UK Home Secretary Encourages Neighbors To Snitch On Each Other For Breaking COVID Rules

UK Home Secretary Priti Patel has encouraged neighbors to snitch on each other to police if they see others violating COVID rules over the Christmas period.

“Any individual that saw any laws being broken would take that upon themselves,” Patel told BBC Breakfast.

“If I saw somebody flouting coronavirus regulations and the laws, of course I would look to inform the police about that.”

She went on to add that both individuals and groups of people would continue to be targeted by police.

“The police will continue to enforce against people, individuals, egregious breaches that effectively risk spreading the virus…Nothing has changed on that and it’s absolutely right that the police continue to do that,” said Patel.

This is not the first time that British citizens have been encouraged to spy on each other’s behavior and grass up wrongdoers to the authorities.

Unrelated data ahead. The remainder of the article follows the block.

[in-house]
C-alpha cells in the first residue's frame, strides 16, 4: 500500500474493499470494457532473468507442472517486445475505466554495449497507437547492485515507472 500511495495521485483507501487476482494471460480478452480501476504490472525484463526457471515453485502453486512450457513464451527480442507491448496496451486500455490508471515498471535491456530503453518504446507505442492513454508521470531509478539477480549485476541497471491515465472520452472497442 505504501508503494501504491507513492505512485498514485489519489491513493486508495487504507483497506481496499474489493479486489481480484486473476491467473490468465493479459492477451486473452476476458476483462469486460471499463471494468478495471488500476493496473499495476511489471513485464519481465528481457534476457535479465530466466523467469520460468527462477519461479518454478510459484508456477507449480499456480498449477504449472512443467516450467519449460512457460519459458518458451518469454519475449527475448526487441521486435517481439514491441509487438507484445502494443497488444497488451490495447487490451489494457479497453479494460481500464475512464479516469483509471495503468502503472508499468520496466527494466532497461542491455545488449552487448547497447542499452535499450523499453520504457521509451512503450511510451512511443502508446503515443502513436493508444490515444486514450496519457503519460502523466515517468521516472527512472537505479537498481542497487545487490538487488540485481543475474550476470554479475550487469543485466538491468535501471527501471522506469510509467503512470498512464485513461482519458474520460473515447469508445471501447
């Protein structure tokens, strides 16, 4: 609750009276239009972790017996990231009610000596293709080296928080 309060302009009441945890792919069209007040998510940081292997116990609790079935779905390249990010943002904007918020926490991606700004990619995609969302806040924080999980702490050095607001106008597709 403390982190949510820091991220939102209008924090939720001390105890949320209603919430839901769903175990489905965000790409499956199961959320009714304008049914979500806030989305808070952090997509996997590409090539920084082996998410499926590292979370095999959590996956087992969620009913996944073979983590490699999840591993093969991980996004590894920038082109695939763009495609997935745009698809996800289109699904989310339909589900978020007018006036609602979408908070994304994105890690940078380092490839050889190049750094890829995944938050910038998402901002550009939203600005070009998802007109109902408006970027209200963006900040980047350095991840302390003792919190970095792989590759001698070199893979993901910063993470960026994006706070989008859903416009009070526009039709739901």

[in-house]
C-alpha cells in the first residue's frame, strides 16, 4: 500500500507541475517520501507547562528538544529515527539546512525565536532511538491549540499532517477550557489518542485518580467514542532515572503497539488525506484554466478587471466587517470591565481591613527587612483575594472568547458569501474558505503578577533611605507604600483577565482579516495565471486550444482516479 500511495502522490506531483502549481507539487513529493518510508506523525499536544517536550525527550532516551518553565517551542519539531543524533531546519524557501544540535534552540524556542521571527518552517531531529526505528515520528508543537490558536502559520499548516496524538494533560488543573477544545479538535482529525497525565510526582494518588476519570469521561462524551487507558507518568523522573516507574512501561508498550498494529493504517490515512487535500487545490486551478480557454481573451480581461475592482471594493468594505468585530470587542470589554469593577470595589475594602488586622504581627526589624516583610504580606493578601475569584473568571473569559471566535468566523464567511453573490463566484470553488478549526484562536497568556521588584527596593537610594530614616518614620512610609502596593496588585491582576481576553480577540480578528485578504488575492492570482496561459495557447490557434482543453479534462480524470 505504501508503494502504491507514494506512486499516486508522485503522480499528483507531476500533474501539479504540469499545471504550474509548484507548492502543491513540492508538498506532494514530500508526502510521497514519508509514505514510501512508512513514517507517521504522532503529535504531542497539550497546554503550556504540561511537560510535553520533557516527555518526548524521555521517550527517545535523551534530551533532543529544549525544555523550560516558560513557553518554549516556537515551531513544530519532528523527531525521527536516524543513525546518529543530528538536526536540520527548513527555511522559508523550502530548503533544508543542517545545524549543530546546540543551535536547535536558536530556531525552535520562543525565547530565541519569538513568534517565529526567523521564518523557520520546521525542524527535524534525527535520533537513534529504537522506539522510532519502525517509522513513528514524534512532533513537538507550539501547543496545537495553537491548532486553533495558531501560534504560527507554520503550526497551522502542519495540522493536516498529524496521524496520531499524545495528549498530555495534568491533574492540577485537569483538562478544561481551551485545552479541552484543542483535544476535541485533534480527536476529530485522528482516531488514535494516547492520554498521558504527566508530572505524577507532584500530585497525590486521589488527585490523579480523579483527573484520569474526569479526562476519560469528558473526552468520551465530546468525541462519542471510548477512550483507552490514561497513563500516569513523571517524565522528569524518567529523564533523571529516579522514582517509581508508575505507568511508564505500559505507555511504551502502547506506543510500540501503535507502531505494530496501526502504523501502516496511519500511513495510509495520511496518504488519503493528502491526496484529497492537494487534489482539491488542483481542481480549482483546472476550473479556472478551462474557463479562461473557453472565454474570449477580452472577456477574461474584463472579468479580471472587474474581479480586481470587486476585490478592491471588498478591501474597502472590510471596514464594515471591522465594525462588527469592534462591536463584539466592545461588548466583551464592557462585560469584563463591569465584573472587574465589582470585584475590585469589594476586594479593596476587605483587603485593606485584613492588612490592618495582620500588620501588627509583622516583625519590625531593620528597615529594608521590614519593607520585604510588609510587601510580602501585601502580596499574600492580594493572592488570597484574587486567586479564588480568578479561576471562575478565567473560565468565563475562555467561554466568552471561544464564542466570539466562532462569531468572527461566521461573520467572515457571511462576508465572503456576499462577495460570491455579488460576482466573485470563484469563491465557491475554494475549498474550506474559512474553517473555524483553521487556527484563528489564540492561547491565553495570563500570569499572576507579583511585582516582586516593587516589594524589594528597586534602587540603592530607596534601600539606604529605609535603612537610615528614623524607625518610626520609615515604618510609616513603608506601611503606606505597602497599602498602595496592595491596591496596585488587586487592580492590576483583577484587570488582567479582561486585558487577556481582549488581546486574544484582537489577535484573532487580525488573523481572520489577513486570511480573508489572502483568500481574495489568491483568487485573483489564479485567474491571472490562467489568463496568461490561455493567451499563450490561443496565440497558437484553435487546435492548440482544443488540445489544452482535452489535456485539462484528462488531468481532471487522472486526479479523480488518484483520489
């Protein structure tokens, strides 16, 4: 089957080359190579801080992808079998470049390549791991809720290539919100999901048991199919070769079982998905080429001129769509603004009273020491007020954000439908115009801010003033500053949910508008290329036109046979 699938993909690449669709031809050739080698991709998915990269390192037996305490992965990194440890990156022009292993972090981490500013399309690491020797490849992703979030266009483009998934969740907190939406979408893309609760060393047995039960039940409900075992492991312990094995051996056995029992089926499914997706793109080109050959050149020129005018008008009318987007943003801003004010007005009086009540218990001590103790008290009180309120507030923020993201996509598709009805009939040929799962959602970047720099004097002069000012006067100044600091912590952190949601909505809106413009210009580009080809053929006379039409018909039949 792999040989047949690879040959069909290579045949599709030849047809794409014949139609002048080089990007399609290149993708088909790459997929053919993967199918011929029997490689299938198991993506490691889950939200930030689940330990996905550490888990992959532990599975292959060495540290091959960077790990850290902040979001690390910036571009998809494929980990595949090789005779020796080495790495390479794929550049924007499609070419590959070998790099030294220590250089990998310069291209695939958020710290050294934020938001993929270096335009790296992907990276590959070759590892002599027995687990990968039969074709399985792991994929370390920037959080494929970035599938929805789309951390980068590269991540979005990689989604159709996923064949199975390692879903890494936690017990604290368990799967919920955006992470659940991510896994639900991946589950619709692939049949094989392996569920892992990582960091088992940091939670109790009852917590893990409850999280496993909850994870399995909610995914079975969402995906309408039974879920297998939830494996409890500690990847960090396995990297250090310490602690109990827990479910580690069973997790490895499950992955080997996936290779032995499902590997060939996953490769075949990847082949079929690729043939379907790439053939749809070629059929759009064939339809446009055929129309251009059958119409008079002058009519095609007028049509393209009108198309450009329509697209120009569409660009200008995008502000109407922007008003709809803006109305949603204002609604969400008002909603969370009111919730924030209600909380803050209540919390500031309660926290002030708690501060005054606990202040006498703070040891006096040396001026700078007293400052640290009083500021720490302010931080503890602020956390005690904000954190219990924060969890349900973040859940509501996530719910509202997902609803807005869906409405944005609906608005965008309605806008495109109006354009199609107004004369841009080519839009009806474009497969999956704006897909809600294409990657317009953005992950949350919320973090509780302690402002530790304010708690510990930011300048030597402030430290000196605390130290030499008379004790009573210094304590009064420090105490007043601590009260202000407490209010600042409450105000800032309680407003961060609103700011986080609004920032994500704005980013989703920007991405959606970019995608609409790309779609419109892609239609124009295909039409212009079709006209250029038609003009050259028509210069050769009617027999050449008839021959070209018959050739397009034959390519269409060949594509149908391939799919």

Policing Minister Kit Malthouse said anyone who saw behavior they believed to be in violation of the rules should contact the police, leading to charges that Malthouse was inciting Stasi-like behavior.

As we previously highlighted, a veteran in Wales was hit with a £1,000 after playing football with his own sons in the park, presumably after having been reported to authorities by an onlooker.

While Patel continues to insist that citizens should follow the rules and report those who don’t, a member of her own party, MP Tobias Ellwood, was forced to apologize after attending a Christmas party in London for 27 guests.

Ellwood attended the event a day after saying people meeting over Christmas “could be very dangerous indeed” and cause a third wave of the virus.

Source: ZeroHedge

New Study Finds that When we Witness Kindness, We’re Inspired to be Kind Ourselves